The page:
Group: Bioengineering in reproductive health
Group leader: Samuel Ojosnegros (firstname.lastname@example.org)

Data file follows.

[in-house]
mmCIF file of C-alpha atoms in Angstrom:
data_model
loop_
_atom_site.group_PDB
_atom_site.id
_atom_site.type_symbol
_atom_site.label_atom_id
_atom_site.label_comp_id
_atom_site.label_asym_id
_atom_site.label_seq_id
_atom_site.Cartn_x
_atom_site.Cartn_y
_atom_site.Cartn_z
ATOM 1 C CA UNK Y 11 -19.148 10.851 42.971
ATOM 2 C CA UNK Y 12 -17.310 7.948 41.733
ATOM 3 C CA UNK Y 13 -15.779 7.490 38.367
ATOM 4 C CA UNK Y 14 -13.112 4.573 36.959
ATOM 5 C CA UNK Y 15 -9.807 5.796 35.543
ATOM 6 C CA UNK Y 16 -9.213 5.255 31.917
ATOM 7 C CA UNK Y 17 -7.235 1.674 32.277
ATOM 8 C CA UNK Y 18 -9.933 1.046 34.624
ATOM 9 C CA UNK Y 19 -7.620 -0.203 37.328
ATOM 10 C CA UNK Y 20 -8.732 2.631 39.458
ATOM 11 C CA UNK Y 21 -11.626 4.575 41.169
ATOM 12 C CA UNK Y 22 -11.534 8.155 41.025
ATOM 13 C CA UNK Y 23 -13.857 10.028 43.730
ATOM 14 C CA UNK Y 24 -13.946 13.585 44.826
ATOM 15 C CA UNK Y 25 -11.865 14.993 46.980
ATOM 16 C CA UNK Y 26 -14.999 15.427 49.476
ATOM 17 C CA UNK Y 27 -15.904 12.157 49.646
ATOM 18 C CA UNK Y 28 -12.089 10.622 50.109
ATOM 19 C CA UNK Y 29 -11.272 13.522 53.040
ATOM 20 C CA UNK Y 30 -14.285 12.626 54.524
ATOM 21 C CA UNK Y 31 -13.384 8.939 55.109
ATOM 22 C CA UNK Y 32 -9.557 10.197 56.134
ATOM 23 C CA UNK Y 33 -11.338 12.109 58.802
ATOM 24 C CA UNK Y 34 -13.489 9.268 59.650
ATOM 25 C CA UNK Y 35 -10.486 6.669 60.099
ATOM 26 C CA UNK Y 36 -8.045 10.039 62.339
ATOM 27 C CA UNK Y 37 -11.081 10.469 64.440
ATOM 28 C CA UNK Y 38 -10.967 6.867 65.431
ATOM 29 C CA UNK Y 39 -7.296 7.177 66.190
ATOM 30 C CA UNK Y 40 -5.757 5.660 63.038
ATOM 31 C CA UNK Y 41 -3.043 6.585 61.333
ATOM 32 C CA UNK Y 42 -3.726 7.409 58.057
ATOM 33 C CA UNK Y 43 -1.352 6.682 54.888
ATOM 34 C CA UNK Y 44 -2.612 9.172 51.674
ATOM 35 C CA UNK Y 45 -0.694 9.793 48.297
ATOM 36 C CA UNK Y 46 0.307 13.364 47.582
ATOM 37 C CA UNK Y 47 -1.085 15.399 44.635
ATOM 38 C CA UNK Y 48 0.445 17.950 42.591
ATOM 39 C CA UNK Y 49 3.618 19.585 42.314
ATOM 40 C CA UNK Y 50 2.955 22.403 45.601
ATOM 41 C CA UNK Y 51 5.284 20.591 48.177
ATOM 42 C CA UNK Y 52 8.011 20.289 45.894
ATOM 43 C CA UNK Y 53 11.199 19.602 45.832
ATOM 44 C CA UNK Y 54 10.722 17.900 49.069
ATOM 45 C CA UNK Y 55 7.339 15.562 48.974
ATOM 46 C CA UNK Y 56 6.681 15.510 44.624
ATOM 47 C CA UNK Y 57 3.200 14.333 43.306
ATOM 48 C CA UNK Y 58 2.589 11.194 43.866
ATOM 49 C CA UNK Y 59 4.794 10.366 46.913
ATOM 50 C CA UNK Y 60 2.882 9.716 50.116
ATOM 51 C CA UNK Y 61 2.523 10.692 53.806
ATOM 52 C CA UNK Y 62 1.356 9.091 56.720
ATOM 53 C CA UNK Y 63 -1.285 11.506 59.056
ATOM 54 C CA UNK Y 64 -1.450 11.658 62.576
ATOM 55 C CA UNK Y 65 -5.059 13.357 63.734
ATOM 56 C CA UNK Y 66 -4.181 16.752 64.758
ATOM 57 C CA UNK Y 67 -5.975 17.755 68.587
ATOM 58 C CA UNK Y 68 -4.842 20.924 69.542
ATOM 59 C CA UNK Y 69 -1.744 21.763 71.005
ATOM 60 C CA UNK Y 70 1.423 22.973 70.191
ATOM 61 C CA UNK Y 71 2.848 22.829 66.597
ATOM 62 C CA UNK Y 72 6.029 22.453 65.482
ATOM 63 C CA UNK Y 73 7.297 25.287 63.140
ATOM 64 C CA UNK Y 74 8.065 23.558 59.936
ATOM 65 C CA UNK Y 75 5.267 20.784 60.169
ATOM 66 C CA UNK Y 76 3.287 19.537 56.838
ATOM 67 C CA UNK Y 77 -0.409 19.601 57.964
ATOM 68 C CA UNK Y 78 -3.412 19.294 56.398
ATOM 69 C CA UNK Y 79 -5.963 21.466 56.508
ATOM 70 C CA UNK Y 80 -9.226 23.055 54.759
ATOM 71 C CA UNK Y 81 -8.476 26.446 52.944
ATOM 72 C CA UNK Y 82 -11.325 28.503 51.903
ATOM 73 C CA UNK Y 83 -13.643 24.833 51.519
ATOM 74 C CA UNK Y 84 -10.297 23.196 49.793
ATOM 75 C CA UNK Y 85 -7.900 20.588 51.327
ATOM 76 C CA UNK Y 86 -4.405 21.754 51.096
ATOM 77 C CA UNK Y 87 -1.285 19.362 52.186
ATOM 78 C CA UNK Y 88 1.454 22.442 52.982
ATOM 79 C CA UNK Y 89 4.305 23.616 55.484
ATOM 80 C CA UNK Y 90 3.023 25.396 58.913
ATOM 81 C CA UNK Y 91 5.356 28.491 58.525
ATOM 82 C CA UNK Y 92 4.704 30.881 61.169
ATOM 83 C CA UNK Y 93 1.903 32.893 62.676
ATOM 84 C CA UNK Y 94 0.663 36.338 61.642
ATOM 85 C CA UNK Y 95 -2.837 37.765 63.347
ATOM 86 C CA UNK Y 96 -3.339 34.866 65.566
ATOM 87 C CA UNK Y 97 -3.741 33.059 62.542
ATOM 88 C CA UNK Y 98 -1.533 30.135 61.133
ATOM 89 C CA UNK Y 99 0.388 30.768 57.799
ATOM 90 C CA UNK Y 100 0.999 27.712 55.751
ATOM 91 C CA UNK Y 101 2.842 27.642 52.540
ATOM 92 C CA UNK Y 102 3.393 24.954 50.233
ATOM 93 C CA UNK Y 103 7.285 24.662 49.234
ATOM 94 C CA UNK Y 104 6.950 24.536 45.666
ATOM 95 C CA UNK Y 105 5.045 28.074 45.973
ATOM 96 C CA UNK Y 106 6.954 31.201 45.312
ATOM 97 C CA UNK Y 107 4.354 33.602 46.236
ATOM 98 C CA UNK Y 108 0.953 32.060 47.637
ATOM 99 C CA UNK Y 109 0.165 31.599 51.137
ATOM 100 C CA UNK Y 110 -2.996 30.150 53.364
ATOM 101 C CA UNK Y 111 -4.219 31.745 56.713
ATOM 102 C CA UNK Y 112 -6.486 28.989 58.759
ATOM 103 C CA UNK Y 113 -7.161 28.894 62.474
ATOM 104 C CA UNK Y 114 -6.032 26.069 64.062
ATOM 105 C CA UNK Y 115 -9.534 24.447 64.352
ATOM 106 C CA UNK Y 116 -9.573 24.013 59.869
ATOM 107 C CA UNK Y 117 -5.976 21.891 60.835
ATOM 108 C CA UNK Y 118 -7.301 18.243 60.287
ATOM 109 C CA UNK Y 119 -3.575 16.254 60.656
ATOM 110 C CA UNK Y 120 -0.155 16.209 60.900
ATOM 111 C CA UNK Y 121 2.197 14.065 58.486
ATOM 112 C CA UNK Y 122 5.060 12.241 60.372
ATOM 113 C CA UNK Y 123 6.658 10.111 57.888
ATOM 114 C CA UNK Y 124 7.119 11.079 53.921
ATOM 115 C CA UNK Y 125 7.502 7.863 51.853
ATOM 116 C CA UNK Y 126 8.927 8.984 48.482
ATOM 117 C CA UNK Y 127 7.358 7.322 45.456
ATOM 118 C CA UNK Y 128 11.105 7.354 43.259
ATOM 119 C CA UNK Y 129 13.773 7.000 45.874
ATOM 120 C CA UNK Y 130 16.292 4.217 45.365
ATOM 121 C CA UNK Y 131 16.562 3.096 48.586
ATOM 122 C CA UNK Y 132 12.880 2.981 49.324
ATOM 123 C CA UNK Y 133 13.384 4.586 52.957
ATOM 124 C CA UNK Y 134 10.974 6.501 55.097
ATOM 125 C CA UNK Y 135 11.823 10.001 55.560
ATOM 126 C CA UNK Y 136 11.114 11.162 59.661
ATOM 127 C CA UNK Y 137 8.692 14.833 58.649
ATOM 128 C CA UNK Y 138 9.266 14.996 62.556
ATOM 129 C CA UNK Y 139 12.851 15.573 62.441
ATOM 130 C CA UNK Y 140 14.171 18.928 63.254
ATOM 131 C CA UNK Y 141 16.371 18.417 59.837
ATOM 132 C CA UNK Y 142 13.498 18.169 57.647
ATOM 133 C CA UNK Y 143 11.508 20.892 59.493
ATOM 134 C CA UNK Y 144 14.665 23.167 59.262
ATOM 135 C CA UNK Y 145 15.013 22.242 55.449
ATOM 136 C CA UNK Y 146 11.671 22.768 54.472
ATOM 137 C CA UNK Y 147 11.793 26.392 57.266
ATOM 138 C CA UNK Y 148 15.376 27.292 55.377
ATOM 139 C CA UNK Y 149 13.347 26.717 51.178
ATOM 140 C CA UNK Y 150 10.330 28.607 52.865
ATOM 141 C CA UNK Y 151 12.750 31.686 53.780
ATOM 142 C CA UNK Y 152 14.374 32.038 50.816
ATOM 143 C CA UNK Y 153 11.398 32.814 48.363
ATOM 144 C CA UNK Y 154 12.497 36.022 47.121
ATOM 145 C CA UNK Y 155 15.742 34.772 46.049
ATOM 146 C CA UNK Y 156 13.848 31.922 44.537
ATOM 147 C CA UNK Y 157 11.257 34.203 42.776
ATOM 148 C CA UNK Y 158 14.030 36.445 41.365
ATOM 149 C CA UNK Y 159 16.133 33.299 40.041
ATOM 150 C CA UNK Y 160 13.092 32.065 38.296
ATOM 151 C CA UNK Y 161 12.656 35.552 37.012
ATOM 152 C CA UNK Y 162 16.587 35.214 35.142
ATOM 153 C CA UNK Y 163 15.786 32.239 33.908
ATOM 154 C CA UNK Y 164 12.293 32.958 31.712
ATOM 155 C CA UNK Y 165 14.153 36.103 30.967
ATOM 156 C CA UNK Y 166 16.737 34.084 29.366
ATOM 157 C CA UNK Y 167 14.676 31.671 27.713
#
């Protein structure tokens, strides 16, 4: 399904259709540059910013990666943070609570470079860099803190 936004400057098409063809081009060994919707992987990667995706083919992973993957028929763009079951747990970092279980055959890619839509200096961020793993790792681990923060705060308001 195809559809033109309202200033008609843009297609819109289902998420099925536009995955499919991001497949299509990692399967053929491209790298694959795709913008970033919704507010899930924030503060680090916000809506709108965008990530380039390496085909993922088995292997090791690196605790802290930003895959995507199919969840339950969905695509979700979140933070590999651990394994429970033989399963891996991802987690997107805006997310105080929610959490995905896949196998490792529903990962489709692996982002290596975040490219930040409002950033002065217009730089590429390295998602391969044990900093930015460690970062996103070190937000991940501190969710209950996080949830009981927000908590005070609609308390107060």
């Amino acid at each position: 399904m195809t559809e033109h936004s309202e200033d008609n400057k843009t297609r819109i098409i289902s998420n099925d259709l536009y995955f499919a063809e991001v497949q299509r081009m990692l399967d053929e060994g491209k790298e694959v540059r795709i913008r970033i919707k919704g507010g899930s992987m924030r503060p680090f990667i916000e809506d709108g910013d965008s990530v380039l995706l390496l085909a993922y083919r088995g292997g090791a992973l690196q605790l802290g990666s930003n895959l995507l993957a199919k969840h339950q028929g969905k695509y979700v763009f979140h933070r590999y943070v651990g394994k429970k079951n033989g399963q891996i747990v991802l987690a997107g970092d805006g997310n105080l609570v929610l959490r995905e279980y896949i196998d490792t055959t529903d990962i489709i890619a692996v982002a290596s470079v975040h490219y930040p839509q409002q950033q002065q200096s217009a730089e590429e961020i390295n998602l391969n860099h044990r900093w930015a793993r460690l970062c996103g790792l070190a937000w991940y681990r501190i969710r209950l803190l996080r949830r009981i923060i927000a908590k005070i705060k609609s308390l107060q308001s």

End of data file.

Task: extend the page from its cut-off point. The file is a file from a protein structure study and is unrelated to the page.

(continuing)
How do human embryos implant in the mother’s uterus? What transcriptomic changes occur in the cells of the embryo when they first get in touch with the endometrium and start implanting? How can this molecular information help us to better understand pregnancy and improve assisted reproduction in the clinic to help couples that cannot conceive? These are the questions that will be tackled in our proposed PhD project. For obvious reasons, the study of human implantation has remained a major challenge. Recently, our lab at IBEC (Bioengineering in Reproductive Health) has developed an in vitro system that allows us to directly observe and manipulate the first steps of mammalian implantation. Furthermore, the advent of single-cell sequencing technologies now enables investigating these molecular events at an unprecedented resolution. Therefore, in collaboration with the group of Manuel Irimia at the Center for Genomic Regulation (Transcriptomics of vertebrate development and evolution), we propose to blend both approaches (single-cell transcriptomic analyses of in vitro implantation of mouse and human embryos) to investigate how the first steps of pregnancy proceed in humans with the aim of improving protocols of assisted reproduction in the clinic.